What to do if your business is being held to ransom

Cybercrime, both against businesses and individuals, is becoming more common. It’s frightening and a major issue for businesses, which can end up having a big impact on your finances. There are also some pretty heavy potential legal issues to think about too, especially if your customers’ data has been compromised.

Contrary to popular belief, it’s mainly small businesses that face the brunt of attacks. While large corporations face being bombarded by hacks on a daily basis, they often have entire departments dedicated to fighting off cyber attacks and blackmail attempts. Small businesses and individuals, however, often feel incredibly vulnerable to attacks. Here’s a quick guide on how to deal with a cyber attack.

Make it as difficult as possible for the hackers to get in

The best form of offence is a strong defence. By making sure your online profile is fully protected, you can prevent most attempts at ‘Denial of Service’ attacks and other online cyber attacks at source. However, if they do manage to get through and hold you to ransom, the most important thing is to isolate your system as quickly as possible. If the attack is directed at a particular computer, then make sure it is immediately taken off-line and cannot infect other computers on the same network.

Inform the authorities

It is a crime for a hacker to attempt to extort money from you by locking your computer or threatening to publish damaging information about you. Talk immediately to your local police, who will put you in touch with their Cybercrime Unit. They have techniques and software they can use to trace the source of the attack.

Inform your customers immediately

Don’t do what several large organisations have done in recent years and try and hide the attack from your customers. Tell them immediately that their data may have been compromised and keep them updated on what you’re doing to rectify the situation.

Don’t be fooled into thinking the hacker’s a ‘good guy’

One of the most common scams carried out by hackers is to claim that they are ‘online security experts’ and have hacked into your system to demonstrate weaknesses inherent within your network. For a ‘fee’ they’ll unlock your computer and tell you how they did it. The variation on this is to victim-blame, saying that it’s your own fault your security is weak, and unless you pay them they’ll pass on details about access points to your systems to other hackers.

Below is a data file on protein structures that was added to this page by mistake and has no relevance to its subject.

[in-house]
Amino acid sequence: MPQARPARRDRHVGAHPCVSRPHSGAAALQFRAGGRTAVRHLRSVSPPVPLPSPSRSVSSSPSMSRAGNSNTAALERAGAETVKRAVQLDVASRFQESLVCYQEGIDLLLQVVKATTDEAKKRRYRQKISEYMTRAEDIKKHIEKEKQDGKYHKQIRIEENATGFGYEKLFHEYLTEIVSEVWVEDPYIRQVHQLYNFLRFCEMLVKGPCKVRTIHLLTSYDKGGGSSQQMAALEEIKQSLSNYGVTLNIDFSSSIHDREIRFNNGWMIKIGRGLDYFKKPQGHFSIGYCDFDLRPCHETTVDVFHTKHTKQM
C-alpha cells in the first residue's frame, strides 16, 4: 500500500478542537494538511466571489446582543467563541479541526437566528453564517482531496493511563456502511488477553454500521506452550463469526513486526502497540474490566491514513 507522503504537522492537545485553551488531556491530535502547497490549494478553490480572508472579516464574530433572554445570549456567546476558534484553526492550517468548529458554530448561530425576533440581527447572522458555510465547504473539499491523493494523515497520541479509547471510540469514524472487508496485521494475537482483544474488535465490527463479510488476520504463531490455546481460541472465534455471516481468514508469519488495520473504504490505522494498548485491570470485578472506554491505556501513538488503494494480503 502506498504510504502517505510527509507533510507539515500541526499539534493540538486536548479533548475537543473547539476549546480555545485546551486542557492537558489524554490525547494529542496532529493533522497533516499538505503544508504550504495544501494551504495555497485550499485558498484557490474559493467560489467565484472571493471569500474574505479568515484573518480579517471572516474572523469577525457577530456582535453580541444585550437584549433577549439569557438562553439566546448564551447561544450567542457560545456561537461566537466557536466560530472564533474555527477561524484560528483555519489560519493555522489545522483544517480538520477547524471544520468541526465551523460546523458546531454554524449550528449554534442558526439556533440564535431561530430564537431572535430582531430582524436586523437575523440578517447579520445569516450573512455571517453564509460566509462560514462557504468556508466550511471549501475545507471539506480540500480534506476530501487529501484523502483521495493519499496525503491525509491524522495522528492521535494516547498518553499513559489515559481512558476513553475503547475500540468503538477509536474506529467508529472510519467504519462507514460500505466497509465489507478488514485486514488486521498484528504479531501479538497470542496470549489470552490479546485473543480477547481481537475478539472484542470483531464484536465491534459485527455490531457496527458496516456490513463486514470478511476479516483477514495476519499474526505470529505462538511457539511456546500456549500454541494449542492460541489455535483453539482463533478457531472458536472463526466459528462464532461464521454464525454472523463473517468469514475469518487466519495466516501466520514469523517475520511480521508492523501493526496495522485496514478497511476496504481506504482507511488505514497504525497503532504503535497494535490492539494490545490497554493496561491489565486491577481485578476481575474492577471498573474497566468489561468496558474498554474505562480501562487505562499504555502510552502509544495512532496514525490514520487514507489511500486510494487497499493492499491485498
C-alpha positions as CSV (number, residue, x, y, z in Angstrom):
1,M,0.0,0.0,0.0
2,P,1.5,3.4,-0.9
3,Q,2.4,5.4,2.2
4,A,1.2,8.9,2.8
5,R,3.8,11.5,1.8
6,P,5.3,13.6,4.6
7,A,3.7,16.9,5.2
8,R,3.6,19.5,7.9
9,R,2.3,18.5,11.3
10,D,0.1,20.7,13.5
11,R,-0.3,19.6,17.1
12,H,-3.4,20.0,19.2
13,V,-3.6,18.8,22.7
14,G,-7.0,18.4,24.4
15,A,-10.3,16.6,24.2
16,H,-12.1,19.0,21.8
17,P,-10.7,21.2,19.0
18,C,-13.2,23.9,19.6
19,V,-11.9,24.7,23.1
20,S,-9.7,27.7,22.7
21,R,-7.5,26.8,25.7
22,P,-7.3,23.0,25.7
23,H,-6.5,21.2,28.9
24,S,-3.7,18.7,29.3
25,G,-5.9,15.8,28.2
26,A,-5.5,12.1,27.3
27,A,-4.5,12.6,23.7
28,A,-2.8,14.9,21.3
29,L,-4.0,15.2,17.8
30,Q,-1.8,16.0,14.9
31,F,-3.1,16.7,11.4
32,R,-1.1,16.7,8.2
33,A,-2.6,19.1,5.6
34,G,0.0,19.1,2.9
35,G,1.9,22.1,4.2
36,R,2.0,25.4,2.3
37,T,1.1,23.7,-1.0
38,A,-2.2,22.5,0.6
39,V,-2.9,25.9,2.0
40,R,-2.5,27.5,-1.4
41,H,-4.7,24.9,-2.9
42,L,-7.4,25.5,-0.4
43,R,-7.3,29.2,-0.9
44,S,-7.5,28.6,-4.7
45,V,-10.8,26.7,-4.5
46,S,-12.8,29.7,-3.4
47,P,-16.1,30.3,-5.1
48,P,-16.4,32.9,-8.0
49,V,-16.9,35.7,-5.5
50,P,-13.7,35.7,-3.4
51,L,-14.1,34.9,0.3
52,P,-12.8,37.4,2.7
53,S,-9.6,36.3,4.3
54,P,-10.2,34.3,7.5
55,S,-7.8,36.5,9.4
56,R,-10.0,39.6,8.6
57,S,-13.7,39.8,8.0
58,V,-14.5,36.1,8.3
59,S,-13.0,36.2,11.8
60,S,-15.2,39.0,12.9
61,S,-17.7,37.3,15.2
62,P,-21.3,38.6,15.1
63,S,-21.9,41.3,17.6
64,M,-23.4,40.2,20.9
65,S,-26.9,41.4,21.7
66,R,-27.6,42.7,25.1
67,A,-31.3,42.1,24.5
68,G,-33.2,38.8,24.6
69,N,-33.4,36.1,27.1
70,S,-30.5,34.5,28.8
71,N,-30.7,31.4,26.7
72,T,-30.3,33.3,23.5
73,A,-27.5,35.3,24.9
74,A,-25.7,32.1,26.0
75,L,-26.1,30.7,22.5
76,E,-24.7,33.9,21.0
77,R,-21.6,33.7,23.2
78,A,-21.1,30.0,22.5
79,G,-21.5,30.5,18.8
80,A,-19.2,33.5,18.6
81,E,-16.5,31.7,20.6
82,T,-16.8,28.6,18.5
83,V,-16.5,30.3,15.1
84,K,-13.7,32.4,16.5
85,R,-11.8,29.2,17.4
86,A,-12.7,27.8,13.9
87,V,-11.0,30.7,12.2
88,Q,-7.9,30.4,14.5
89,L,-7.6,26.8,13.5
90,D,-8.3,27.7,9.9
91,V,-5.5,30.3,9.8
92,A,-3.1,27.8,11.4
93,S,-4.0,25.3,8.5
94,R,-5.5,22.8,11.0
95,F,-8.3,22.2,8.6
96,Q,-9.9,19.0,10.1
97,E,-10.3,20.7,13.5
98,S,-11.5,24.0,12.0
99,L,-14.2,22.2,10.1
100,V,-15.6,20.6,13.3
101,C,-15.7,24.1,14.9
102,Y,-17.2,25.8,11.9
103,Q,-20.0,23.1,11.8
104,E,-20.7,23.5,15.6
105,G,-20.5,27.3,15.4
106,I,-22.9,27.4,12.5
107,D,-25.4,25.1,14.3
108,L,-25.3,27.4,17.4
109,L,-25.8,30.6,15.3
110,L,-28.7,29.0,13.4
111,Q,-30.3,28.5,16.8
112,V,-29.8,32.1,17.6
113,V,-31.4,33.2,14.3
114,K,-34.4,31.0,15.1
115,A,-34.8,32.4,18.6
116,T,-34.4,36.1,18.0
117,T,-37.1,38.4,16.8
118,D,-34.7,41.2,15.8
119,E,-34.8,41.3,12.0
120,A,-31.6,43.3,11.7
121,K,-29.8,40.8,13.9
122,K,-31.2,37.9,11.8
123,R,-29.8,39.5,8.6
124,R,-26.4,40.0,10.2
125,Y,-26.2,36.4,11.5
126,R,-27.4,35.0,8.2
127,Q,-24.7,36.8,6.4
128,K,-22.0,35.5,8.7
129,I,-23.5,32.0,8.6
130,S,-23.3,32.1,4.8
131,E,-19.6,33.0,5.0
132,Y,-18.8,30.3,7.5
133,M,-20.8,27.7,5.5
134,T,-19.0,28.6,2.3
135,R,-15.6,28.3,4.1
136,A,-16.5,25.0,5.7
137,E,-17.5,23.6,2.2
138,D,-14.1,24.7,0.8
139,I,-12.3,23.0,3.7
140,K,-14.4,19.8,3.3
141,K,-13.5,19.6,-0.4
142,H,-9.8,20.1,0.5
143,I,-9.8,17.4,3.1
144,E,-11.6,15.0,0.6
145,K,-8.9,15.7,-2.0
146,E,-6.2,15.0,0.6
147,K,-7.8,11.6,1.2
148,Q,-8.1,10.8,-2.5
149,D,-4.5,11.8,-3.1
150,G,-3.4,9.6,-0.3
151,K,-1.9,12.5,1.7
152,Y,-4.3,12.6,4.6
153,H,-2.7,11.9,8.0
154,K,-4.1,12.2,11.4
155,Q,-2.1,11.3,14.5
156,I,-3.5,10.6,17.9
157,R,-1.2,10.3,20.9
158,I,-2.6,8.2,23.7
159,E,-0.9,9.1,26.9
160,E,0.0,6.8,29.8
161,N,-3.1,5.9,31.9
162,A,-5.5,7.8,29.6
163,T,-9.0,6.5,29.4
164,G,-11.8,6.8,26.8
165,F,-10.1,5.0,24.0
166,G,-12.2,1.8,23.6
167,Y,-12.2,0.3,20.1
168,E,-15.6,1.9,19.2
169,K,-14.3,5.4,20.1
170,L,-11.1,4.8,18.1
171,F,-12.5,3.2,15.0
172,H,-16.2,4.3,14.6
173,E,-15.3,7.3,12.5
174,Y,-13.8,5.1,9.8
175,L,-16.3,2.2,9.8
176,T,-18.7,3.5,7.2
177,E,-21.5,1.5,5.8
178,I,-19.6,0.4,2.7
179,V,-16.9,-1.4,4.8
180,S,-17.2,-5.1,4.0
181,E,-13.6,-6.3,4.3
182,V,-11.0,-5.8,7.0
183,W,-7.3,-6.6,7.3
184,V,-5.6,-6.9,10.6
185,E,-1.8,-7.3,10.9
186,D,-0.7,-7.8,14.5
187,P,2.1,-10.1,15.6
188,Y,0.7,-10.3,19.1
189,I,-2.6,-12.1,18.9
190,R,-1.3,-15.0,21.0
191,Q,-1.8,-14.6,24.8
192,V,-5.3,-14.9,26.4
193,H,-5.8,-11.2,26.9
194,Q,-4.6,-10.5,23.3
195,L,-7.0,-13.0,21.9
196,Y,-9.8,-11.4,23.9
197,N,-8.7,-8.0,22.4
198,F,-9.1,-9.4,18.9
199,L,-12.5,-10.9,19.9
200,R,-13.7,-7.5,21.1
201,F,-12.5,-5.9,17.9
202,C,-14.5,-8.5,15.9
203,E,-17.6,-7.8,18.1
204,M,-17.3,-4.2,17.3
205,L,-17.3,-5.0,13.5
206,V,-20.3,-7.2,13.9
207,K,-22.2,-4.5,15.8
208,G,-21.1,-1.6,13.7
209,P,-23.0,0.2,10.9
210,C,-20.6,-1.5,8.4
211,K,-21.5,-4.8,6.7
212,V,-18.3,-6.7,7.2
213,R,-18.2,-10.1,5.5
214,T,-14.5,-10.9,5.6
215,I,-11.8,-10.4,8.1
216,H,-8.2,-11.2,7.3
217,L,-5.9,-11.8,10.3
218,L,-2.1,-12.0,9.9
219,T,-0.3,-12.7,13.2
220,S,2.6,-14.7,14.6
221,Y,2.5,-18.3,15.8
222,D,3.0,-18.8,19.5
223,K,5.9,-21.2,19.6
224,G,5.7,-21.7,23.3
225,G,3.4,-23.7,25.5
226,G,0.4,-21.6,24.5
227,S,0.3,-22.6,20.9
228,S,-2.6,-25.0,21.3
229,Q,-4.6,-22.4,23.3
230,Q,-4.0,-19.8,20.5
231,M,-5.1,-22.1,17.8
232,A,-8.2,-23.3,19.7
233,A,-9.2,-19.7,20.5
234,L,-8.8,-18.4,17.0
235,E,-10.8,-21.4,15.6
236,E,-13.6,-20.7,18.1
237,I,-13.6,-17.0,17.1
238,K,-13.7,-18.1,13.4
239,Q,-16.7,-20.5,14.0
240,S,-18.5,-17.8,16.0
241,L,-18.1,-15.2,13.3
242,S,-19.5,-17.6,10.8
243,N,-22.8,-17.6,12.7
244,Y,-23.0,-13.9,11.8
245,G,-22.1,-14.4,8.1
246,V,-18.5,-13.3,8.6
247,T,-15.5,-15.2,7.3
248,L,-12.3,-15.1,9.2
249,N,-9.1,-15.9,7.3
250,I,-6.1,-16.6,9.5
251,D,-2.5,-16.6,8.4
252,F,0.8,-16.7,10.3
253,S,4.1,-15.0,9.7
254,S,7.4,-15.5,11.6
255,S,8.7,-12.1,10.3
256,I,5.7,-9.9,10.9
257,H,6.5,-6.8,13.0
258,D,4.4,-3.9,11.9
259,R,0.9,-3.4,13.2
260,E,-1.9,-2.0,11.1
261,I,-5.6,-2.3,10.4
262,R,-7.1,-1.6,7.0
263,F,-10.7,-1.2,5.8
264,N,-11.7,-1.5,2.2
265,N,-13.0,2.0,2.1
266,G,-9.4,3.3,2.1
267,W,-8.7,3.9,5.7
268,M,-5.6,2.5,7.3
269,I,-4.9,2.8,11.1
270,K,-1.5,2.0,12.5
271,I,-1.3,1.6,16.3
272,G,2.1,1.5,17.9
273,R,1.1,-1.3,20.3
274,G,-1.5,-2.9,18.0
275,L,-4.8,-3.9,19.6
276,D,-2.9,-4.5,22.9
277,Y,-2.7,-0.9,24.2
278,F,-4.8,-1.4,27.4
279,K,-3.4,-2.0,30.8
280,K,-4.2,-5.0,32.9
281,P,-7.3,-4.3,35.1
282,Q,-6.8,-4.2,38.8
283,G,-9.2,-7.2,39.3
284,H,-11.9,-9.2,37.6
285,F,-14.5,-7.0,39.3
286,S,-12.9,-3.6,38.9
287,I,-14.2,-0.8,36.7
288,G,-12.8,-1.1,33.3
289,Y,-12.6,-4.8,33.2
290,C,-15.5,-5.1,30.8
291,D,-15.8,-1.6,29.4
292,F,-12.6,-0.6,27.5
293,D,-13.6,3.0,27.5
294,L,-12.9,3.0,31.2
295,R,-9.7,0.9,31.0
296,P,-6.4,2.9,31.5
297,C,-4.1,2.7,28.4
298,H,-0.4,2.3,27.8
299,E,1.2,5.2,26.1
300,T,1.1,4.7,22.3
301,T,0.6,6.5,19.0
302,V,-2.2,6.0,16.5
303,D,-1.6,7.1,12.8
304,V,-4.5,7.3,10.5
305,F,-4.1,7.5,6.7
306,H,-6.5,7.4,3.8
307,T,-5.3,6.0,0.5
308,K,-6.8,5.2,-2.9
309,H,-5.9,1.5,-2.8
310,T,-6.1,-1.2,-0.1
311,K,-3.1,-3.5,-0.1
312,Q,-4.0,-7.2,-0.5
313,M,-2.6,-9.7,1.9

Don’t pay them

With so much vulnerable data at risk (and the corresponding cost to businesses if that data is then released out into the wilds of the internet), many businesses simply comply and pay up. That, unfortunately, does not mean the threat has passed. They still have your data and can continue to blackmail you for as long as they want. With Denial of Service attacks or lock-outs, your hacker may give you a certain amount of time to comply. The best thing you can do at this point is to immediately inform the police and work with them, following their instructions on a case-by-case basis.

Will I get my day in court?

If we’re being totally honest, the probable answer is no. Most cyber-attacks originate from the other side of the world, not your local neighbourhood (although making sure your Wi-Fi network is properly pass-worded and protected is key to stopping ‘drive-by’ hackers gaining access). So the chances that you’ll see the perpetrator behind bars for their crimes is small. However, your evidence could be crucial to protecting not just yourself in the future, but other businesses too. Always make sure you work with the authorities, and make sure you have legal advice, especially if your clients’ data has been compromised. Remember, under the new GDPR regulations, you are responsible for the security of your customers’ information, so a cyber-attack could damage much more than just your finances – it could decimate your reputation and client trust levels as well.

If you would like any more information in relation to this article then please feel free to contact me via email: jon.gough@bowlinglaw.co.uk or visit my profile.

Website content note: This is not legal advice; it is intended to provide information of legal interest about current legal issues.

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